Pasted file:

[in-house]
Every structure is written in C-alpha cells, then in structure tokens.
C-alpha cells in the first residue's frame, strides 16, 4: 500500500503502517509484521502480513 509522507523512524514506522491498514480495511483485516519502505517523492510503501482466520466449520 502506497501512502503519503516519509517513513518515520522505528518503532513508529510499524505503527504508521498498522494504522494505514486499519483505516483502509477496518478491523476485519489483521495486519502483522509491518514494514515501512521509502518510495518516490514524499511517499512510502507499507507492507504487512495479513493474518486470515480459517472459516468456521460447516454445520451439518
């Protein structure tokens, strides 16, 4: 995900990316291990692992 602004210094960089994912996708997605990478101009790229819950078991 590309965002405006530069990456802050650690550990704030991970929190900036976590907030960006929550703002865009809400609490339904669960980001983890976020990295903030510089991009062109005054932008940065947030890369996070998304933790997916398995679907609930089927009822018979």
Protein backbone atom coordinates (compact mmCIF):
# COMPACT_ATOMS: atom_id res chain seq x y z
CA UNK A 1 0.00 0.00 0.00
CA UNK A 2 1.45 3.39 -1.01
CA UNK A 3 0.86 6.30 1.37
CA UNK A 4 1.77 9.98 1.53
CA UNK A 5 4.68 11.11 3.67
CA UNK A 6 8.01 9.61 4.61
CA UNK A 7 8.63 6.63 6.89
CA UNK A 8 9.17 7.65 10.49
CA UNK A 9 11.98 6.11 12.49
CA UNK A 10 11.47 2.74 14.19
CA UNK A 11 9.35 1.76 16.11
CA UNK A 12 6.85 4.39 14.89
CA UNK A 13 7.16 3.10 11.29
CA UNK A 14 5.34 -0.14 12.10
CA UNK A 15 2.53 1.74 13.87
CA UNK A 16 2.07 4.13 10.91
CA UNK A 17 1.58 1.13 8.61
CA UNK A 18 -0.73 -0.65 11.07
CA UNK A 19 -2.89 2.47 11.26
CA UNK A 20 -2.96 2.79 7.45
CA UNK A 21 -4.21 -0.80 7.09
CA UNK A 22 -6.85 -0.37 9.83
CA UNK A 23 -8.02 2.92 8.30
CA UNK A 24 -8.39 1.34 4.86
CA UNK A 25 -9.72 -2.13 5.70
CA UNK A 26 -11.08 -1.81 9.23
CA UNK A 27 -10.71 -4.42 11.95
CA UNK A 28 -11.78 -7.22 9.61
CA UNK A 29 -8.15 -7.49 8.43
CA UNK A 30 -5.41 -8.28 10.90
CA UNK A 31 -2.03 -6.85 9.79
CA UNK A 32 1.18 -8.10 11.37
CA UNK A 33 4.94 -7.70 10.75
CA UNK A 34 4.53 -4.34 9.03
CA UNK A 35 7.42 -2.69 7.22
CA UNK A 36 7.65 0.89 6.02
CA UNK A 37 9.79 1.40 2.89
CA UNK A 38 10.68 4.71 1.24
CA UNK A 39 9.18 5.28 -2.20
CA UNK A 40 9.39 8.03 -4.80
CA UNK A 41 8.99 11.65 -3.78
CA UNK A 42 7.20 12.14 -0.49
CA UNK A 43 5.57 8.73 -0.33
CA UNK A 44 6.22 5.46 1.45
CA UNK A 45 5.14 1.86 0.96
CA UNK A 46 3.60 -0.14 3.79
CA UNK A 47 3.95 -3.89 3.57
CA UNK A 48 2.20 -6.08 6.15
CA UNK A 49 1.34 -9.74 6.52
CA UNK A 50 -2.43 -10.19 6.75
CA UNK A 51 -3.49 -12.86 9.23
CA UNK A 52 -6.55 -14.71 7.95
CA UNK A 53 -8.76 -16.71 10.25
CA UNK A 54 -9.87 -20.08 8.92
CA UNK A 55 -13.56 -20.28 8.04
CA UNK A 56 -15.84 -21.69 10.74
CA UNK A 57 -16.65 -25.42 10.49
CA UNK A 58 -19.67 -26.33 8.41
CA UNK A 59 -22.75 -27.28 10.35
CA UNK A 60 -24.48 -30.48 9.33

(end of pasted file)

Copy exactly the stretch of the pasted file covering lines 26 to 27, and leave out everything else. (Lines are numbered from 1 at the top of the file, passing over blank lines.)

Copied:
CA UNK A 20 -2.96 2.79 7.45
CA UNK A 21 -4.21 -0.80 7.09